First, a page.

3. Ask questions and listen to responses, then be as clear and careful as possible about answering the questions and providing further information that is needed.I asked a question of someone in a medical office the other day and they didn’t look up from the computer screen as they mumbled an answer with no smile or even a tone that sounded as if they cared about me at all. I asked them to repeat it and they continued to look at their computer screen and type a few key strokes. The impression was that I was interfering with their work. I AM their work! I said, with a pleasant tone, “I know you’re busy, but I would really like it if you would look up when you talk to me, so I can hear you better. Could you do that for me?” The clerk immediately apologized and gave me her full attention for the minute or so I was there. Much better!
We multi-task so much nowadays that we often end up not doing our most important task–customer service–at all! So, part of your work as a Lead Supply Technician should be to identify your customers, both internally and externally, and thinking about how you can better serve them. For a Lead, all of your team members are customers. Your peers are customers. Your manager is a customer. Those who request supplies are customers. In return, you are customers of theirs! So, it’s not like you have to do it all. Nevertheless, I think each of us have to be willing to provide 60% and get 40%. The final thing I will mention is that probably you could list Customer Service as an area you would like to improve in, and it would be appreciated by your managers. Use some of the thoughts I’ve mentioned here about expanding your view of who are your customers.I don’t know you or your work situation, so you will have to forgive me if I’m in error about it. However, my experience is that most of us would be correct to say we want to improve in the areas of communication and customer service.A third area which may not apply to you, but which applies to many people, is in the area of interpersonal skills in general. That includes communication as well as sensitivity, empathy, directness and honesty and being appropriate about behavior. We often think because we laugh and joke that we have good interpersonal skills–but that may not be appropriate for many work situations. Or, we think because we have a close group of work friends, we have good interpersonal skills–but we don’t do very well with strangers or in tough situations or when there are disagreements.One of the least effective people I’ve met in a long time told me, not long ago, “I get told all the time that I have poor interpersonal skills. That’s the problem with working around whiners and having idiots for customers.” And, he was serious!(You can see why he is told he lacks interpersonal skills. I’m sure people who interact with him can sense his feelings.) If you combined Effective Written and Verbal Communications, Expanded and Improved Customer Service and Improved Interpersonal Skills, you would have three great areas to suggest for your Employee Development Planning! The other area that might be helpful is Job Skills. That is especially true if there is some area in which you have been struggling, for example, data entry or inventory control or some specific area.So, all of this is a long answer to your short sentence. I took the time to try to figure out what you meant because I know you want to receive a good answer and I was glad you took the time to reach out to us for our thoughts about it. That’s the way communication and customer service works best, isn’t it? When someone asks us for assistance, most of us who want to provide service get concerned and do what we can to help.I worked with a city government organization last month whose mission statement is just this: “We do what we can to help and we act happy for the chance to do it.”I was very impressed with that!I hope these suggestions will be useful. If you have the time and wish to do so, let us know if you are able to use or adapt it. Best wishes to you!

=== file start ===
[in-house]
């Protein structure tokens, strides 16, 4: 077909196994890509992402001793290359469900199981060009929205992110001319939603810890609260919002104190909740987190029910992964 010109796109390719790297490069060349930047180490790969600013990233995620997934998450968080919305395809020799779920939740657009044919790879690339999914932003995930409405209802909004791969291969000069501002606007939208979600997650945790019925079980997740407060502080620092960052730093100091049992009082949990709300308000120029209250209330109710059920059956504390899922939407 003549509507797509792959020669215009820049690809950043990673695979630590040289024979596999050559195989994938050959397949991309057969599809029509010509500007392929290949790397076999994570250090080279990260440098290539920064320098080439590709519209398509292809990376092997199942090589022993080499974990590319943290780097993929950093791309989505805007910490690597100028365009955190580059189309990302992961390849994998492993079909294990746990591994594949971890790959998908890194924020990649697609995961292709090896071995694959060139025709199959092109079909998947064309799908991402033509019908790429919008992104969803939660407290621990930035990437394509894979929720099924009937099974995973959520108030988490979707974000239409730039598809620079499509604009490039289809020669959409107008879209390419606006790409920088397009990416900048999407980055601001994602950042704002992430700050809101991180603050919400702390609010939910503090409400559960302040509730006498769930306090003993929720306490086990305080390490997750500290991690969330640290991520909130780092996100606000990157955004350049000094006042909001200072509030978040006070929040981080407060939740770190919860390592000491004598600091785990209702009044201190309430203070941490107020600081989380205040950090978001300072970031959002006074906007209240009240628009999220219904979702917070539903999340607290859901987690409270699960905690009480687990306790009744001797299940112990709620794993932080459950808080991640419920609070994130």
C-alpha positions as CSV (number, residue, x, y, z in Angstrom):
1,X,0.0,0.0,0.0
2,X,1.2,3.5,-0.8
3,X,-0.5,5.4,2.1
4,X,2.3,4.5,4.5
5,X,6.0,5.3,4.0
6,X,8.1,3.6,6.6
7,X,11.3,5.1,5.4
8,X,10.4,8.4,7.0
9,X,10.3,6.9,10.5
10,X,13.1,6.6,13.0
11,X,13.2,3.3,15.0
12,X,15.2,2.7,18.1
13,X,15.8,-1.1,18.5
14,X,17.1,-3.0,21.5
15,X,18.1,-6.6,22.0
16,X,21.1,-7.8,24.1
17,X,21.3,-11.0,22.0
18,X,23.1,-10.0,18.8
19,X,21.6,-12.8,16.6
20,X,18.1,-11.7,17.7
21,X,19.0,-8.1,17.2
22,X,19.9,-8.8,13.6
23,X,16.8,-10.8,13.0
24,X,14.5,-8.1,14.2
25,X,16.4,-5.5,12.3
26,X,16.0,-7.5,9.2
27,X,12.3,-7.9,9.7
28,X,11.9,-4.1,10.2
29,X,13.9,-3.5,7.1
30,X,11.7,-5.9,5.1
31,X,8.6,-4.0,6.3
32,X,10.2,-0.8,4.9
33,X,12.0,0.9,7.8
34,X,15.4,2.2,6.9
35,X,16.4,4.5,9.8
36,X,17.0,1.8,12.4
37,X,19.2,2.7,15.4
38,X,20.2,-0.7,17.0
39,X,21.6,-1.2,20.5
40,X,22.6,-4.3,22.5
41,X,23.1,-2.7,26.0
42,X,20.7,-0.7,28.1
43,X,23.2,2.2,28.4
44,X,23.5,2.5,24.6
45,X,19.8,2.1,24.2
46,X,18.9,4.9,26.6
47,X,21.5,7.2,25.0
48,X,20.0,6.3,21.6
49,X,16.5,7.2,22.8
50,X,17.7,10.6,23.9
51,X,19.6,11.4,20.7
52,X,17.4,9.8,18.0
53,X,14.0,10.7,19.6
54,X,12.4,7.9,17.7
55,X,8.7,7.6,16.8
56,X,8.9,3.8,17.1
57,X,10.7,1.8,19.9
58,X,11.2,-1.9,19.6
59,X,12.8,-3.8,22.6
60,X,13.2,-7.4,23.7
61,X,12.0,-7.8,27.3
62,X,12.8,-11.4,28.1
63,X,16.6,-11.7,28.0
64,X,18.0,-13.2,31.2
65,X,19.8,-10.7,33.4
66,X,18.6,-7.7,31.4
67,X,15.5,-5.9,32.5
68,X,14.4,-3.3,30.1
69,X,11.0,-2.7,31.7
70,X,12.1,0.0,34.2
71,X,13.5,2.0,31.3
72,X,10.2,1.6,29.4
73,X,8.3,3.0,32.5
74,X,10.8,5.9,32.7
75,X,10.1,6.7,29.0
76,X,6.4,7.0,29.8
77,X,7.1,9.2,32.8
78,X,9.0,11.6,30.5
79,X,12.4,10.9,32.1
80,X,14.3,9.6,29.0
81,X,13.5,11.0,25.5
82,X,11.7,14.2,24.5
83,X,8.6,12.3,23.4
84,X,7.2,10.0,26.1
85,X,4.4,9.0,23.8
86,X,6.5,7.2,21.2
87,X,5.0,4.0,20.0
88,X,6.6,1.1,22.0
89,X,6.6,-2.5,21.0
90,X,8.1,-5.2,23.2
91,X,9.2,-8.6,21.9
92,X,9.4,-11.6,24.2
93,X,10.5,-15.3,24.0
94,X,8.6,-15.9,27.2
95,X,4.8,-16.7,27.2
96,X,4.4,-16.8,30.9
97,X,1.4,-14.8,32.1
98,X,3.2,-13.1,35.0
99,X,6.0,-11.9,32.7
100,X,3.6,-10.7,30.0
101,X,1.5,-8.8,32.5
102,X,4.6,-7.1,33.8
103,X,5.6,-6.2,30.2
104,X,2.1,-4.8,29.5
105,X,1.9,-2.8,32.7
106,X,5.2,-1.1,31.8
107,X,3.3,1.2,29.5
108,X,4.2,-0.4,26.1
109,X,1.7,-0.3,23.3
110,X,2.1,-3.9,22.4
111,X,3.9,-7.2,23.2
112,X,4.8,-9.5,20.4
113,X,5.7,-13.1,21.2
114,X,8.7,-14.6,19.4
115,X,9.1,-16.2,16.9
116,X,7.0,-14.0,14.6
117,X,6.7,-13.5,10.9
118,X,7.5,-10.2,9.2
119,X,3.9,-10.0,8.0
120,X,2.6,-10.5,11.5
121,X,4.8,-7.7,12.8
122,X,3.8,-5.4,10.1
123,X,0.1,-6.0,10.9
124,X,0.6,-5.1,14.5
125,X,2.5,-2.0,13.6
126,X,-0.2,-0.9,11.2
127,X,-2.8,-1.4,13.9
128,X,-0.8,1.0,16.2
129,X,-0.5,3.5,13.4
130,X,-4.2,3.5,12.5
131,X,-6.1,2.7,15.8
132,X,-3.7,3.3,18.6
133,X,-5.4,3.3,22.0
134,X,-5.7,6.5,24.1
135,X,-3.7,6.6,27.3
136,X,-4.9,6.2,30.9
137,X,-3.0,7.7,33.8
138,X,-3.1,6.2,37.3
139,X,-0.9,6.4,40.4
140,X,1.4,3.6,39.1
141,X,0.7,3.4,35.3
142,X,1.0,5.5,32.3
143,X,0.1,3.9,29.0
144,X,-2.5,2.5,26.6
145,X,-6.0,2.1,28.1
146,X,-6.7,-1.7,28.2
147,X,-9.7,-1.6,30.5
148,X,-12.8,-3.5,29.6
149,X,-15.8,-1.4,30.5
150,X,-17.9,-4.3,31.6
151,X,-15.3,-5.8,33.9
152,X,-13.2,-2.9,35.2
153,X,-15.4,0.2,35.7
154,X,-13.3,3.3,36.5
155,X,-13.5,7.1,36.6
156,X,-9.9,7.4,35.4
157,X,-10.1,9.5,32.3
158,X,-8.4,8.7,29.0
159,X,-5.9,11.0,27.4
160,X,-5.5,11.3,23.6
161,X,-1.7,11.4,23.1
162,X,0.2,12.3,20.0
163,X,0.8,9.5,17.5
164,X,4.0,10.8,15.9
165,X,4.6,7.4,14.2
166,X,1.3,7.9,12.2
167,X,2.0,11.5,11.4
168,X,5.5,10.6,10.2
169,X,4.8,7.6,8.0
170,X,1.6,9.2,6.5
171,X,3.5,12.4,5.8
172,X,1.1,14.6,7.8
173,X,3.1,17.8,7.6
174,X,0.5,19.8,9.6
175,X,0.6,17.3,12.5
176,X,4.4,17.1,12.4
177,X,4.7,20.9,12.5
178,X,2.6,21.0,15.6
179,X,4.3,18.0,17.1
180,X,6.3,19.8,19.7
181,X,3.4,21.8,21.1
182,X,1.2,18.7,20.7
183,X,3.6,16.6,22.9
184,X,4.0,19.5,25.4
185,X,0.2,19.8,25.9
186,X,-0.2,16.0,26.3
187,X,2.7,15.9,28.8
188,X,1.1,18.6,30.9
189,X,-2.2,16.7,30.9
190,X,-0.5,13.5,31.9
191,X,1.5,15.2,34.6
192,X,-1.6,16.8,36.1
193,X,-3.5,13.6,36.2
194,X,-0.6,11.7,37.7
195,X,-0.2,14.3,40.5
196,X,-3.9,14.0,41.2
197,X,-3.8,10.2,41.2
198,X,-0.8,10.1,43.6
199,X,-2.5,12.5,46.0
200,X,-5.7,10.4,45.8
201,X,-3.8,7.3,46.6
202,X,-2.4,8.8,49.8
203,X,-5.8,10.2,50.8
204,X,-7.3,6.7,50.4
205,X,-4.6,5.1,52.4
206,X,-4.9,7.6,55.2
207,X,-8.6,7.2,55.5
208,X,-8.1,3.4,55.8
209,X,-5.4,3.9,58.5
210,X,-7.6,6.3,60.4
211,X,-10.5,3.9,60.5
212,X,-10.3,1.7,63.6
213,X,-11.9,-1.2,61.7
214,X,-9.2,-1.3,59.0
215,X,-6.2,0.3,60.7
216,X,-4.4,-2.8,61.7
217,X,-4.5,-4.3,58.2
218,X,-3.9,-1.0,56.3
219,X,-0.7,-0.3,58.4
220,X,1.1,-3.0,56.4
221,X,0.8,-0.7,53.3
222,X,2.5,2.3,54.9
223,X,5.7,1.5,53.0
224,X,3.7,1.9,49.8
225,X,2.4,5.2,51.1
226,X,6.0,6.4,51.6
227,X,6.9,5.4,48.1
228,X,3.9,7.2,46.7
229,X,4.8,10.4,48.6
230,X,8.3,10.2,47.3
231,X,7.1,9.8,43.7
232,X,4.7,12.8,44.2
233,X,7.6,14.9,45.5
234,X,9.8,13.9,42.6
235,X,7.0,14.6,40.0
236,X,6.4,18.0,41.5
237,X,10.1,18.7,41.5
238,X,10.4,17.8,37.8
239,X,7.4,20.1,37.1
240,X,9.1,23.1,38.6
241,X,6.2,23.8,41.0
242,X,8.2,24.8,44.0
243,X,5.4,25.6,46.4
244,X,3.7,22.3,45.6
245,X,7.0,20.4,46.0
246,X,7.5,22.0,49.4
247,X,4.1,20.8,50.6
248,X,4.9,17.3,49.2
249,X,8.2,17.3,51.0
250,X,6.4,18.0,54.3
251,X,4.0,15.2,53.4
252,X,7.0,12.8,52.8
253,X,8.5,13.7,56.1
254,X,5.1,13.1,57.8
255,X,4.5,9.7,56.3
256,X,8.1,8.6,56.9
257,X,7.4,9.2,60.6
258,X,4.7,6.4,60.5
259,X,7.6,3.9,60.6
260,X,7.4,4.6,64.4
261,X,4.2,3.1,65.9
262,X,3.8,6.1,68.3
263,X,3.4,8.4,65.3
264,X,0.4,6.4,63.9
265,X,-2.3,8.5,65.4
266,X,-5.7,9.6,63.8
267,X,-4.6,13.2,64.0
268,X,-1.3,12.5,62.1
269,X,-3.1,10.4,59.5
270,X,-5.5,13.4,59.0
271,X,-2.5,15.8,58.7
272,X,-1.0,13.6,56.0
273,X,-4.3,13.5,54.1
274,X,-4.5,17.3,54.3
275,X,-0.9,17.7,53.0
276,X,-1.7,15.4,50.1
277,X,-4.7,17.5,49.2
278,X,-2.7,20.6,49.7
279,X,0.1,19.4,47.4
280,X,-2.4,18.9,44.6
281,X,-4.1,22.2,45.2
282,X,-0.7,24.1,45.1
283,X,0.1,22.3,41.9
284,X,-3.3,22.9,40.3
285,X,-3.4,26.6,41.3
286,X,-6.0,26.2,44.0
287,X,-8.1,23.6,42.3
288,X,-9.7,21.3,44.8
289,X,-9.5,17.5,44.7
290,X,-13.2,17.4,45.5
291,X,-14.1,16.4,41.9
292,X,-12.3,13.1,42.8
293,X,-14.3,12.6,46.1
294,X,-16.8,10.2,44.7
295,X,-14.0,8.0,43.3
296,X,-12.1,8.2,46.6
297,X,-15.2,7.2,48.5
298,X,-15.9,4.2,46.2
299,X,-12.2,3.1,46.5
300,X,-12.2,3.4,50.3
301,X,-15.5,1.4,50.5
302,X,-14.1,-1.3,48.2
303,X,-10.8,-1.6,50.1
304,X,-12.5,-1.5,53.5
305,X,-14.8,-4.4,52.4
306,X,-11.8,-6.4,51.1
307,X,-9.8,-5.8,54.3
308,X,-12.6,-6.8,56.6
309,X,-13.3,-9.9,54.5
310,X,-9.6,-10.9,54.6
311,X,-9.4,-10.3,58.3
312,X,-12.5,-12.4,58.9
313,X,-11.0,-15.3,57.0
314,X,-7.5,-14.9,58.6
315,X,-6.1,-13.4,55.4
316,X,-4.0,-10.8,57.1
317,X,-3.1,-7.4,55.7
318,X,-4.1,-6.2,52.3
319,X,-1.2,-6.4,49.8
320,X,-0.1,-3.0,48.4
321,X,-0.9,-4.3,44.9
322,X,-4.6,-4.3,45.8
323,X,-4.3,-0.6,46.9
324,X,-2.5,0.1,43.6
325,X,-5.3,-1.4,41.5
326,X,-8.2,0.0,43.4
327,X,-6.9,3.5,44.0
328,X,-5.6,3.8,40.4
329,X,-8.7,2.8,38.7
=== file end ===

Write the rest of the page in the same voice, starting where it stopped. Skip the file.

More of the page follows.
Tina Lewis Rowe